Portrait of a US combat casualty
52 US troops have died in combat in Iraq since May 1, the declared end of major hostilities.
For Spc. Brett Christian, the morning of July 23 began ordinarily enough. He brushed his teeth and shaved. Then, climbing into the cab of his 21/2-ton diesel troop carrier not long after sunrise, the young soldier pulled into an Army convoy headed west out of the northern Iraqi city of Mosul.
Specialist Christian's mission was routine. He and a couple of dozen other troops from the 101st Airborne Division were bound for a firing range to zero their weapons. As was his habit, the gregarious 27-year-old was trading jokes in the cab. In the turret behind him, the machine gunner scanned flat brick rooftops and dusty streets.
The five-vehicle convoy rumbled past some charred chassis and artillery shells cluttering a scrap-metal dump - the kind found on the outskirts of many Iraqi cities - and began rolling up a hill.
Then, mid-joke, Christian's world exploded.
"As we crested the hill, I felt myself get hit with a bunch of glass and debris," says Lt. Christopher Wood, who was sitting next to Christian in the cab. "I thought we were getting ambushed, so I turned to tell Christian to put on the gas. He was already dead."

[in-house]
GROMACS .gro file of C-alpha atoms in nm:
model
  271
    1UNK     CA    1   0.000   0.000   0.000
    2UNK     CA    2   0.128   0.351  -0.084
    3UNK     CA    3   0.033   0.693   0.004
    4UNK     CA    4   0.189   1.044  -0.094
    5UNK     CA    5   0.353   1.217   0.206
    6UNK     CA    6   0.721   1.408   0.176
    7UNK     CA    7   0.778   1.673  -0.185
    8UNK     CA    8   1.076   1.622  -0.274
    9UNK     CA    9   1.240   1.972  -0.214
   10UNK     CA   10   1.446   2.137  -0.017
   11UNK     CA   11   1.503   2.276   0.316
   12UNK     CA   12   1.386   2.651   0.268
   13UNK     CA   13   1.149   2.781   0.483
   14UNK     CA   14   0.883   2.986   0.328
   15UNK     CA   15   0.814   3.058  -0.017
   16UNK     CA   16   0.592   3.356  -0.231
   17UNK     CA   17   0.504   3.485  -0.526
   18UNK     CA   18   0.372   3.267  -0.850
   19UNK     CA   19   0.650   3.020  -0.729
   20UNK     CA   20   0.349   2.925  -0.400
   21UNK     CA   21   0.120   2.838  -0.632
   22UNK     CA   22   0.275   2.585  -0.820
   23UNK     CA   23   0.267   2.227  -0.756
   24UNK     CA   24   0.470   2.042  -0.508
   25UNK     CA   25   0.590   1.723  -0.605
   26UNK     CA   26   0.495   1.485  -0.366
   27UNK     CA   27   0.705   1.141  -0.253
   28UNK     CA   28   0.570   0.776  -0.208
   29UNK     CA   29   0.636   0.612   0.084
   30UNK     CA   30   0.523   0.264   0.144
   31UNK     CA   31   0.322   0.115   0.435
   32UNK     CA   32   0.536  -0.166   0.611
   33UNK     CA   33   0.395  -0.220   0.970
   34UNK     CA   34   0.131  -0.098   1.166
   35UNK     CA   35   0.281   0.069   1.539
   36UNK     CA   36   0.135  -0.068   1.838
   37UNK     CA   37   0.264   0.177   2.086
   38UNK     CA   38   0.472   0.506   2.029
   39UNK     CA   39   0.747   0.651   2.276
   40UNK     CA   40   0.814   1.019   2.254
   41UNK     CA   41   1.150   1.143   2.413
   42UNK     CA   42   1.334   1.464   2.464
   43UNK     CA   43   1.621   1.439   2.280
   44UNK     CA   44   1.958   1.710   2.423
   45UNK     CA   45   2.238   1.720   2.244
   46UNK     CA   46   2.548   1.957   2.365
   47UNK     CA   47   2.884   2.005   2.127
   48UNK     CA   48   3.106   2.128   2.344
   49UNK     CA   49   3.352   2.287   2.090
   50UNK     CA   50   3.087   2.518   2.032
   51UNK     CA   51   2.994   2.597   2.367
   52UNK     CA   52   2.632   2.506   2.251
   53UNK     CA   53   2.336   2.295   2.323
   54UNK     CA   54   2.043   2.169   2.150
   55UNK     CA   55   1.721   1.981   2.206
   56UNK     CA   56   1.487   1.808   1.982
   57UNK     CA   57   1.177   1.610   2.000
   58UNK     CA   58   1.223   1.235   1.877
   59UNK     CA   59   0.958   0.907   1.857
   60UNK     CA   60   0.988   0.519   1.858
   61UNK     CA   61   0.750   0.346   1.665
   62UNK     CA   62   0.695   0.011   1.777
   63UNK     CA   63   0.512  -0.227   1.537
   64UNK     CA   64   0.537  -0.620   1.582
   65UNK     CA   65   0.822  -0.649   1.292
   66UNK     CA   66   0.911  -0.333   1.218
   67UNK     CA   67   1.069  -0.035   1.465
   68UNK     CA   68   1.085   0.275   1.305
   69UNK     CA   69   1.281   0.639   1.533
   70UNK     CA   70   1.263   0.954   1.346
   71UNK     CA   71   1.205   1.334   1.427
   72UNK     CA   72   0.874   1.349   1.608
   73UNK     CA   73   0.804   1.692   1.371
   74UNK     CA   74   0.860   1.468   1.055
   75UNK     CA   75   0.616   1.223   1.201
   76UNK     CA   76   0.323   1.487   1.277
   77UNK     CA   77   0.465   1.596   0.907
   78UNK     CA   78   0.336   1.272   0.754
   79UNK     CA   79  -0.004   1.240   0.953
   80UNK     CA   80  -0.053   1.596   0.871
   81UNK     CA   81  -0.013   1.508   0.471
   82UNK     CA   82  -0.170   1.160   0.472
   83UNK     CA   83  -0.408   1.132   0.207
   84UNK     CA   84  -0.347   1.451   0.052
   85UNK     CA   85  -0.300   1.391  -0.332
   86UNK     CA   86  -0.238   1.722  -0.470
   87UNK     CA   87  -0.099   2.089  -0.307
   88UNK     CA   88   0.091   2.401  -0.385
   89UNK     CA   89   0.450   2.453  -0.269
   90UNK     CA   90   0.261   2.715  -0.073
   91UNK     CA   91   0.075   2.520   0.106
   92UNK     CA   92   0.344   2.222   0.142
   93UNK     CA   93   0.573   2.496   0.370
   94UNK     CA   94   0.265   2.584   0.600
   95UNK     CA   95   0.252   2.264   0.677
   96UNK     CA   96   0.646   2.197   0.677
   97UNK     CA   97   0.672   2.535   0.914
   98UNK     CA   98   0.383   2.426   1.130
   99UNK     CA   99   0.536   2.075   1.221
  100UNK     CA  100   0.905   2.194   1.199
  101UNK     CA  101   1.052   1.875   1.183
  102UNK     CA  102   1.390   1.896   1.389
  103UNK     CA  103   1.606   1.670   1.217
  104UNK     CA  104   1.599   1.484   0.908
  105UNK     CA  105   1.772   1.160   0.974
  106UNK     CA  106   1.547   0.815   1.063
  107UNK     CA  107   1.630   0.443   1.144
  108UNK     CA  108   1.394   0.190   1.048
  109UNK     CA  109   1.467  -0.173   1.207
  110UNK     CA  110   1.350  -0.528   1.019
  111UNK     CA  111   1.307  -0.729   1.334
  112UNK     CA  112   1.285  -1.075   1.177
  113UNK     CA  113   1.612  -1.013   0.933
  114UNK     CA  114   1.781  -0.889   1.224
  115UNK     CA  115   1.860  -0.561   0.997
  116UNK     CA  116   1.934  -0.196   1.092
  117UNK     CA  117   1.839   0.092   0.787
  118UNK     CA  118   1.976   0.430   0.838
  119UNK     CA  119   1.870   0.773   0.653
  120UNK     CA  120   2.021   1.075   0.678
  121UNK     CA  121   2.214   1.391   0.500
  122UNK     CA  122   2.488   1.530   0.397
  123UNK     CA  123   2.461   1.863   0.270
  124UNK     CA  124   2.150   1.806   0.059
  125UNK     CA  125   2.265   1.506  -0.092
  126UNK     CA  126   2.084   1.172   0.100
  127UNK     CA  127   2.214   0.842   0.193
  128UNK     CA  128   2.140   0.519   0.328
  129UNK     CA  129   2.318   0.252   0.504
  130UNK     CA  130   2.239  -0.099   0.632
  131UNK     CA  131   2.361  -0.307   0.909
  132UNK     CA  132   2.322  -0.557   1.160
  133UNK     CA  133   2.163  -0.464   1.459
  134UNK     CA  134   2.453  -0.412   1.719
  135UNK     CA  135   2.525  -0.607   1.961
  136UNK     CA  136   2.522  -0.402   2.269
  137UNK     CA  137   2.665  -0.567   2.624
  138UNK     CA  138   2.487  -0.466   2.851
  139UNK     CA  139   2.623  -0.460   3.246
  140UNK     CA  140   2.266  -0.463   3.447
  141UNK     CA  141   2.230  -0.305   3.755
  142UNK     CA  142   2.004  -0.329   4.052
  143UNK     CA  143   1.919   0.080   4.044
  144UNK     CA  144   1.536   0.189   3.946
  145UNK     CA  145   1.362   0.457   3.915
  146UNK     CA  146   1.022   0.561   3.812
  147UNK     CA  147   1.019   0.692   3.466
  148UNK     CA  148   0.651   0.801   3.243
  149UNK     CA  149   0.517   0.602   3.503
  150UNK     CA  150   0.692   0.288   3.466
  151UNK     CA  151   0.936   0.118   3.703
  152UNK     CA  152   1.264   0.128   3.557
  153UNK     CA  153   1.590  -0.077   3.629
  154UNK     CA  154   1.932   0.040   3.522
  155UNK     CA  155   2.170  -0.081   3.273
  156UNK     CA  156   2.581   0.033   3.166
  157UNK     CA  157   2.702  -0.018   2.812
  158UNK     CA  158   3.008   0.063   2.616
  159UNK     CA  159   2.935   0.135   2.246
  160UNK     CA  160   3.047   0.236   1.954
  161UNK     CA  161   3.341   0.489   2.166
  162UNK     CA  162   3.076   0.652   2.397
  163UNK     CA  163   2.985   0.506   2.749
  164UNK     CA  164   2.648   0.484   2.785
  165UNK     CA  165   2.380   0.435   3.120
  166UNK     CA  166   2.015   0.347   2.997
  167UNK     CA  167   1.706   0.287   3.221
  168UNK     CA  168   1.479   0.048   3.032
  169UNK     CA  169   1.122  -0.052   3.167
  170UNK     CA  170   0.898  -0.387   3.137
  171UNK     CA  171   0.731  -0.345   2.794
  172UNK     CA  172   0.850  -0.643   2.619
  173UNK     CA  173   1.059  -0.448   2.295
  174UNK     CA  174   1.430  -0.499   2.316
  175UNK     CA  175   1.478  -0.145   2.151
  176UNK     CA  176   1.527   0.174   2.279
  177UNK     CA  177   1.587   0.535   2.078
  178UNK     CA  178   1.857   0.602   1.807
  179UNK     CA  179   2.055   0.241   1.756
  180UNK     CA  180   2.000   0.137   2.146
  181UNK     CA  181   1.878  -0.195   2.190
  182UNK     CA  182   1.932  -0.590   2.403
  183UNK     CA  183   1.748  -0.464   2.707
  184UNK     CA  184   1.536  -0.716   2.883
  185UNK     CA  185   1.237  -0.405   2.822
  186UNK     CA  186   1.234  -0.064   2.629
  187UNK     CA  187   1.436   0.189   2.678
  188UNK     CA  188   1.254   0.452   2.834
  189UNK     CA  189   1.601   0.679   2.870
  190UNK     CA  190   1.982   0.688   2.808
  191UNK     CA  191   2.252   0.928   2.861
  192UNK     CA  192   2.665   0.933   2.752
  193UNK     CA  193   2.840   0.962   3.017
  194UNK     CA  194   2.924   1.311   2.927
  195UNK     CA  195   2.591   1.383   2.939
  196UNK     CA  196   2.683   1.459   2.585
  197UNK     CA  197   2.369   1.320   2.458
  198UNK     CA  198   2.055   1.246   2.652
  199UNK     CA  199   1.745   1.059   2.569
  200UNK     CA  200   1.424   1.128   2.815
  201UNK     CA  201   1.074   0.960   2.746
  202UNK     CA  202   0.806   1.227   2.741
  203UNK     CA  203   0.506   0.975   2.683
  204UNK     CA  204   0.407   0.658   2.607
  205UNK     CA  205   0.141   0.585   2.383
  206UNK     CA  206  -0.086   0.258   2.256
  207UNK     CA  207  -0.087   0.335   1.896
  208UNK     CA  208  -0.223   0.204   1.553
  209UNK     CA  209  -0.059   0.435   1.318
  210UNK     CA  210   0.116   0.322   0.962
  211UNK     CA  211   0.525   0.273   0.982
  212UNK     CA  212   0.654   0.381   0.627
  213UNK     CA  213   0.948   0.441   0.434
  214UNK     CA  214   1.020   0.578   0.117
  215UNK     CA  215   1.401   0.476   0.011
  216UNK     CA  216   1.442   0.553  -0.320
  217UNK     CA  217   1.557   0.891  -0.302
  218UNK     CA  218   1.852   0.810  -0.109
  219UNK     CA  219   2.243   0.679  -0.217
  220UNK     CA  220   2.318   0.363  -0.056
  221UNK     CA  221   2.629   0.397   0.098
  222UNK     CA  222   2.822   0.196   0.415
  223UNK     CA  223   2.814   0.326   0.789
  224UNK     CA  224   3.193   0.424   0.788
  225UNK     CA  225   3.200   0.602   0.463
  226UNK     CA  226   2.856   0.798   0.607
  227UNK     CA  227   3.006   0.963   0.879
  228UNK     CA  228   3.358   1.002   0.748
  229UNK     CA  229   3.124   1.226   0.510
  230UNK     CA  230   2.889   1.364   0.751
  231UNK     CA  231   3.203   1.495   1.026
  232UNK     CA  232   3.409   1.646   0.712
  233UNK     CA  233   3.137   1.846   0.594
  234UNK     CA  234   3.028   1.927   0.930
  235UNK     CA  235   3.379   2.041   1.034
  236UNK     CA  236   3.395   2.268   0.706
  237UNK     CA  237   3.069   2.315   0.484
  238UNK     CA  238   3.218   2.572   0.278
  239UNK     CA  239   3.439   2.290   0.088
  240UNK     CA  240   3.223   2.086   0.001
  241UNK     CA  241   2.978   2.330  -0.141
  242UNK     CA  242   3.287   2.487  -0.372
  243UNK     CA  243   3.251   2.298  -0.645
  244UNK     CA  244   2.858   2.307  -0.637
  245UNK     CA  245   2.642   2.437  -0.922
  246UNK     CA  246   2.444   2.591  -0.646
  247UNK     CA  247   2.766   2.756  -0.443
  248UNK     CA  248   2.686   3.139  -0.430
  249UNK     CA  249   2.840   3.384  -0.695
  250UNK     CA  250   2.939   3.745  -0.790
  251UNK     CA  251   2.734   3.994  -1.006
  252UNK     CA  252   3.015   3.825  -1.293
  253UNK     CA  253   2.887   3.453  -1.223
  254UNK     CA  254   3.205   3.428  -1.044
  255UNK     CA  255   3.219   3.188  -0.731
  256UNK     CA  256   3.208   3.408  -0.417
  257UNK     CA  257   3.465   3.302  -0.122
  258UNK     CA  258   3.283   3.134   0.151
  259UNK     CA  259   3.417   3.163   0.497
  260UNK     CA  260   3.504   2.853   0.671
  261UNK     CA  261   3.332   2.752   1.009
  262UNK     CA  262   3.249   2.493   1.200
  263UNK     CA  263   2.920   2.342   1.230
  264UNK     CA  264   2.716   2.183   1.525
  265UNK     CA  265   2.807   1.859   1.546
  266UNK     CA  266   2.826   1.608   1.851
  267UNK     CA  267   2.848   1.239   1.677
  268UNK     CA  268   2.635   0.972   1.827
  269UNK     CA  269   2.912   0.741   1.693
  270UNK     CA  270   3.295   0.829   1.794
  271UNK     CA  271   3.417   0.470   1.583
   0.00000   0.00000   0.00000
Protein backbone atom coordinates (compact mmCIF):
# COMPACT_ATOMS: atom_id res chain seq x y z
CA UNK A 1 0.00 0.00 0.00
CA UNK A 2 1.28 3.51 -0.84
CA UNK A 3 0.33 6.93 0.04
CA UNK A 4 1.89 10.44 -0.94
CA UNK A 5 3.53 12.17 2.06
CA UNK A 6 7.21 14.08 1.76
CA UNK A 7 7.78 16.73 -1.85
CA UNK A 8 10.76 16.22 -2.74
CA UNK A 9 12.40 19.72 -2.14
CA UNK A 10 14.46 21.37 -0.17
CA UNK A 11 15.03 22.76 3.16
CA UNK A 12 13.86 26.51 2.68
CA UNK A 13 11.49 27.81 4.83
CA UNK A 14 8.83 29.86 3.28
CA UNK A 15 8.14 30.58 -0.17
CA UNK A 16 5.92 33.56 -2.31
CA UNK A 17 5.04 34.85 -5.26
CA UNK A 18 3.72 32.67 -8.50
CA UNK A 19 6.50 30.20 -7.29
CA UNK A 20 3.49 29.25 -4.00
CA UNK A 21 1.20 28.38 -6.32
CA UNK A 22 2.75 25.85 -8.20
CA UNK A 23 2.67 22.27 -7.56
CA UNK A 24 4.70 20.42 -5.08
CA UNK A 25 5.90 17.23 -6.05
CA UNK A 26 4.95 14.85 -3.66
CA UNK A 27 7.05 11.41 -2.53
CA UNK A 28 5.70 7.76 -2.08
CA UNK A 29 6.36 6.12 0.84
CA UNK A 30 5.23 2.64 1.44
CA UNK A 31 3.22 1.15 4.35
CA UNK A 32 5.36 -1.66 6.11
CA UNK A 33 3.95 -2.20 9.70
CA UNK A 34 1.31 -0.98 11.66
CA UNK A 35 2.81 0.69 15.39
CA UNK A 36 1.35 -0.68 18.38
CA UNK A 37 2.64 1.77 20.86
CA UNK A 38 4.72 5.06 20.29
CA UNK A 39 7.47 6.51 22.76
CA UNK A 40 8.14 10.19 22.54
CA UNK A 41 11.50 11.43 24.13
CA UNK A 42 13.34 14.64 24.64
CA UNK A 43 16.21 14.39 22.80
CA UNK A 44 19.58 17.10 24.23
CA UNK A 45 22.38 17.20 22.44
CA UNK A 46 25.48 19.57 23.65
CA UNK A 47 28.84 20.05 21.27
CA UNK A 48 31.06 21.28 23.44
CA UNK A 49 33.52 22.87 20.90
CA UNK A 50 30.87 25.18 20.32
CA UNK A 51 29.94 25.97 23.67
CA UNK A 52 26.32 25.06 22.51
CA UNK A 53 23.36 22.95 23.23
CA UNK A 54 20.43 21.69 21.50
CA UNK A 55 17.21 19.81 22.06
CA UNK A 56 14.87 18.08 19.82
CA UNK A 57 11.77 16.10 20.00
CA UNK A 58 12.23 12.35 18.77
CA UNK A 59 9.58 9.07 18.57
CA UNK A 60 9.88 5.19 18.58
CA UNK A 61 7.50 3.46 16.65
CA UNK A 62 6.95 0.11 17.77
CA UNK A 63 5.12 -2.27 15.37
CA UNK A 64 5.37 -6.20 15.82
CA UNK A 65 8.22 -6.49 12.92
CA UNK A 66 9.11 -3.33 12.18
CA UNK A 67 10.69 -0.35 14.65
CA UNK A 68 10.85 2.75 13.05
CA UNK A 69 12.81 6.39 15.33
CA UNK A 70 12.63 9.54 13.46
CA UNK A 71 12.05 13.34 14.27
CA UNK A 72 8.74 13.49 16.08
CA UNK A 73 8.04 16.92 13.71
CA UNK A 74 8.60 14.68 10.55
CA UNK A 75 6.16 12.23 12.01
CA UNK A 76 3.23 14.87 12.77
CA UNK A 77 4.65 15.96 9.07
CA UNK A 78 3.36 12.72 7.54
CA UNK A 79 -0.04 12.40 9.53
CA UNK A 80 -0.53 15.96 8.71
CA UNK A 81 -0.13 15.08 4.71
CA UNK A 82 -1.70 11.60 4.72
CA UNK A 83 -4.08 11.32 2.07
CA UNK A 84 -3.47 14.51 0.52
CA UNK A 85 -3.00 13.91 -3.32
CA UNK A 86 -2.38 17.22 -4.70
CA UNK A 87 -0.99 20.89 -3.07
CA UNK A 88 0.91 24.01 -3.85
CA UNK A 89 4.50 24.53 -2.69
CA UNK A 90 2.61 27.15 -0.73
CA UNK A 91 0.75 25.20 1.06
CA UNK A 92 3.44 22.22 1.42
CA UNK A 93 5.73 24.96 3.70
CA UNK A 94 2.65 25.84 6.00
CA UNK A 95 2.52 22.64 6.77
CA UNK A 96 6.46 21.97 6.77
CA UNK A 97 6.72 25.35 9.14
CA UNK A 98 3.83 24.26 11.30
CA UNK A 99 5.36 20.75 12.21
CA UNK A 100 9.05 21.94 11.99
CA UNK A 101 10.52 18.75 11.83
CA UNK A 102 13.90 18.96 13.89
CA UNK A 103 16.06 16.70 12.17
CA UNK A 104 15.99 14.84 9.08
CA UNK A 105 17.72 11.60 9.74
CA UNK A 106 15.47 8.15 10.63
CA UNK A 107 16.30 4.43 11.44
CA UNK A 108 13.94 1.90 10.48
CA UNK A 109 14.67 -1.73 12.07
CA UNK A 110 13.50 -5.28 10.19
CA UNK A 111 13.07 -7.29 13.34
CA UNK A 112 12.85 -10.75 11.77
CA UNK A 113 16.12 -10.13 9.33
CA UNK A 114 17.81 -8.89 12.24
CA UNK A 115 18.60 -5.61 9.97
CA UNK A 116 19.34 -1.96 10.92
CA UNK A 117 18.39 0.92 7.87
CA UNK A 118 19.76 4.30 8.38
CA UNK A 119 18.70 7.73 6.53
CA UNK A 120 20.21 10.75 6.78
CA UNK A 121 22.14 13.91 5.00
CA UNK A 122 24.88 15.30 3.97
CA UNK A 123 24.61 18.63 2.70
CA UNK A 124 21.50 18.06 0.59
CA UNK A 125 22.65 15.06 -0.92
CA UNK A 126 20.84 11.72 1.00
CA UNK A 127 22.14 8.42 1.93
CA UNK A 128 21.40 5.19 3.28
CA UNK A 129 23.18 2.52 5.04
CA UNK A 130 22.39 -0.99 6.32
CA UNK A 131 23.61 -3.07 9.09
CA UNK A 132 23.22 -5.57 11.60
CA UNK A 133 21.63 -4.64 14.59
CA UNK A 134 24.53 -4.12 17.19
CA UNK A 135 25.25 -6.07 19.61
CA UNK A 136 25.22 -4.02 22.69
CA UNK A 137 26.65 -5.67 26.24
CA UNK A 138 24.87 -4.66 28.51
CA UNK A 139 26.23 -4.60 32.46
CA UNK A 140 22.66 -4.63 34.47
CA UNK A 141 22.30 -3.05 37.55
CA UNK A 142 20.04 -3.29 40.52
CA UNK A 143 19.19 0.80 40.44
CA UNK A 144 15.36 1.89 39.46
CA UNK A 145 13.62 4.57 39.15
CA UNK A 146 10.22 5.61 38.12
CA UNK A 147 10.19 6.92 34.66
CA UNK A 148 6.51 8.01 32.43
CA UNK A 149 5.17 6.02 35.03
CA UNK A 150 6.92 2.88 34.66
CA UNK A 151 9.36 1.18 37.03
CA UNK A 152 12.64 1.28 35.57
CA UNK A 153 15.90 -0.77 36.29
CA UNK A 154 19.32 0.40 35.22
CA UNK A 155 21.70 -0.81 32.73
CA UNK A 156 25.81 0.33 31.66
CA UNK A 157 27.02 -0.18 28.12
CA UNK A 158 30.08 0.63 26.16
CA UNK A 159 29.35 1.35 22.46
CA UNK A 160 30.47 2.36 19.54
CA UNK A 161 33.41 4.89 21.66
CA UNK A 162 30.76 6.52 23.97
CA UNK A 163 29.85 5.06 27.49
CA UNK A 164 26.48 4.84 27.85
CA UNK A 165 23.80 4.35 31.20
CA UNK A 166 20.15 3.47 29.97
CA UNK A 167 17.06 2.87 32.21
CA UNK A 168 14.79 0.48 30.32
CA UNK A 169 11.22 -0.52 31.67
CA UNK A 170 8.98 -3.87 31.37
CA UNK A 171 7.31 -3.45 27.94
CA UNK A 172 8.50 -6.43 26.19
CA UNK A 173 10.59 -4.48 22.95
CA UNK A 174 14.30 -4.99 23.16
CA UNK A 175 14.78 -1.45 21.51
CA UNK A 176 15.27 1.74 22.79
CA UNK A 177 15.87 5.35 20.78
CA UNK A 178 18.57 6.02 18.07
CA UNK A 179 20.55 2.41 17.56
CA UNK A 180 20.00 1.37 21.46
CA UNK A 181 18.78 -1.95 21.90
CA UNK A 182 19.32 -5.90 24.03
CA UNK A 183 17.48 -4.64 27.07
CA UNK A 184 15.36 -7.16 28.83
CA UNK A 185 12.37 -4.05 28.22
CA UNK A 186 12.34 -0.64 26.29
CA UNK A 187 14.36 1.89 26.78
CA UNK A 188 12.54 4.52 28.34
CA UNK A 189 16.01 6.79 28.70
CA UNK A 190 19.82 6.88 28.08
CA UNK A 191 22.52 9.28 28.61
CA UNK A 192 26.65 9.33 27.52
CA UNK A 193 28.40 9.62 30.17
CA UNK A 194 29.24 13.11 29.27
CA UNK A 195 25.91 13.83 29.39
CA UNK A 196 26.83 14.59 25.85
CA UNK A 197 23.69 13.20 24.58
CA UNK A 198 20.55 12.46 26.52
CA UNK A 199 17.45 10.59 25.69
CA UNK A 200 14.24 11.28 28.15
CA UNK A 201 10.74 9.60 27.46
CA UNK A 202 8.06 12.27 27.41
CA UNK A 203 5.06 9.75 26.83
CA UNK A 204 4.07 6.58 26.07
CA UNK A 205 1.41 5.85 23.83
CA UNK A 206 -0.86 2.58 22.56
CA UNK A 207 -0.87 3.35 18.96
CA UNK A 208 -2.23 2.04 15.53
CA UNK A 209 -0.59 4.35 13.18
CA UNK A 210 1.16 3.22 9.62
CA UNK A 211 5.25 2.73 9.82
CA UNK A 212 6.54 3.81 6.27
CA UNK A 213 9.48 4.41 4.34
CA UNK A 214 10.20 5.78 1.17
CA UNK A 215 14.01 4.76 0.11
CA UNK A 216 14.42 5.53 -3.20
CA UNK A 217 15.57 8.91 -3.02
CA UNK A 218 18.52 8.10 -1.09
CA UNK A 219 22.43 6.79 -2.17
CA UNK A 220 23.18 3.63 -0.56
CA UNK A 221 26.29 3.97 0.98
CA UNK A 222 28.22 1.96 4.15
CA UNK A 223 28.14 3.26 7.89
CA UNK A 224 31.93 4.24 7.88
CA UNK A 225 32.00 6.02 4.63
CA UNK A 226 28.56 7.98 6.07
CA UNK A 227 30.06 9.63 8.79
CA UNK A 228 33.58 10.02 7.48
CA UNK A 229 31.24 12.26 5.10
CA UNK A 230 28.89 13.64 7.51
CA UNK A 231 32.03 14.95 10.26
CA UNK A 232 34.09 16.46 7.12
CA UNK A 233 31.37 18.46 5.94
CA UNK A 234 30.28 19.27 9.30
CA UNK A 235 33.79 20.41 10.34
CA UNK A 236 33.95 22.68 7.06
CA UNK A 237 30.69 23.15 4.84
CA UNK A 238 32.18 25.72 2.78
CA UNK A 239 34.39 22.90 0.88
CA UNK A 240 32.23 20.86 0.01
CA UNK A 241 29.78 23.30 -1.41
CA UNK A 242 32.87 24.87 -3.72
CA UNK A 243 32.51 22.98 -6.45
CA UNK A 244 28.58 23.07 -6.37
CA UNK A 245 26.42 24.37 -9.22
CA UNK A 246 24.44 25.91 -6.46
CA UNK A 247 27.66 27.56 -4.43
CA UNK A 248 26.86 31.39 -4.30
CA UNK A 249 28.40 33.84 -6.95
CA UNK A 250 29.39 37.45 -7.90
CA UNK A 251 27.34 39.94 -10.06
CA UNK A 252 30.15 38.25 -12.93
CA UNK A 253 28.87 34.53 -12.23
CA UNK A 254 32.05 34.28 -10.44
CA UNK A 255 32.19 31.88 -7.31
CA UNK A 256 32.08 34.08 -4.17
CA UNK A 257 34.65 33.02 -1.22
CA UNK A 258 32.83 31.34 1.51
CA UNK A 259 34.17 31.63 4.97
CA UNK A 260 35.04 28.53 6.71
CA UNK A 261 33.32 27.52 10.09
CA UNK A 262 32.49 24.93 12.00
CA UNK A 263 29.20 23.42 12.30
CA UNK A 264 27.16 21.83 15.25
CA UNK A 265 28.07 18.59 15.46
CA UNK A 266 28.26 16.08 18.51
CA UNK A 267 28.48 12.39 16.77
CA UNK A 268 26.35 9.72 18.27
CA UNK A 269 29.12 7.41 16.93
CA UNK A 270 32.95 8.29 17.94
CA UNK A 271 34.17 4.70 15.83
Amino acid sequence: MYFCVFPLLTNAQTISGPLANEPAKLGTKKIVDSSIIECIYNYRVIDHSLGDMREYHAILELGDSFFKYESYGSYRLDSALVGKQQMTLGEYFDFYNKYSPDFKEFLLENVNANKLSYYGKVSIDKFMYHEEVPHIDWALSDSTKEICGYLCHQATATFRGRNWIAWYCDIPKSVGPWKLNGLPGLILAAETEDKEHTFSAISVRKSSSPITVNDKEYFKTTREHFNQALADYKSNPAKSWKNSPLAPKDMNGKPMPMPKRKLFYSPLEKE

A standard mission. A sudden blast. A soldier lost - and no enemy in sight.
This is the kind of faceless battle that tens of thousands of US troops are bracing for in Iraq each day. For infantrymen like Lieutenant Wood who fought their way to Baghdad to topple the regime of Saddam Hussein, today's terrorist-style ambushes are in some ways worse than major combat, when the enemy was more visible and predictable. More than 52 US servicemen have died in hostilities since heavy fighting was declared over on May 1.
"There's a tangible air of frustration," says Wood, whose hearing was impaired and left eye injured in the ambush. Six other soldiers suffered shrapnel wounds.
The Mosul region, after a period of relative quiet, has experienced a spate of attacks since the 101st joined with other US forces to surround and kill Uday and Qusay Hussein on July 22. Military intelligence officers are unsure exactly who the enemy is, but say strikes have grown in sophistication. That some motivated by cash or revenge are willing to attempt the attacks is no surprise, they say. As in many places in Iraq, this city of 2.3 million people is home to thousands of unemployed young men and ingrained patterns of violence: Gunfire erupts here nightly and residents fish in the Tigris River using hand grenades.
To be sure, US forces are aggressively flushing out weapons, money, and potential attackers while also scrutinizing their methods. In recent days, for example, soldiers with the 101st foiled a rocket-propelled grenade (RPG) ambush and uncovered caches of missiles and hundreds of RPGs and rounds of ammunition. Troops are also becoming more skilled at identifying and disabling the kind of improvised explosive device that killed Christian. For every deadly attack, many more fail.
Meanwhile, soldiers such as Wood who survive close calls are carrying on with their jobs - driven variously by duty, resentment, and the knowledge that they have no choice.
Inside a heavily fortified Mosul hotel that was gutted by looters before his infantry company moved in, Wood speaks about the attack - even its first desperate moments - with a tone of detached resignation.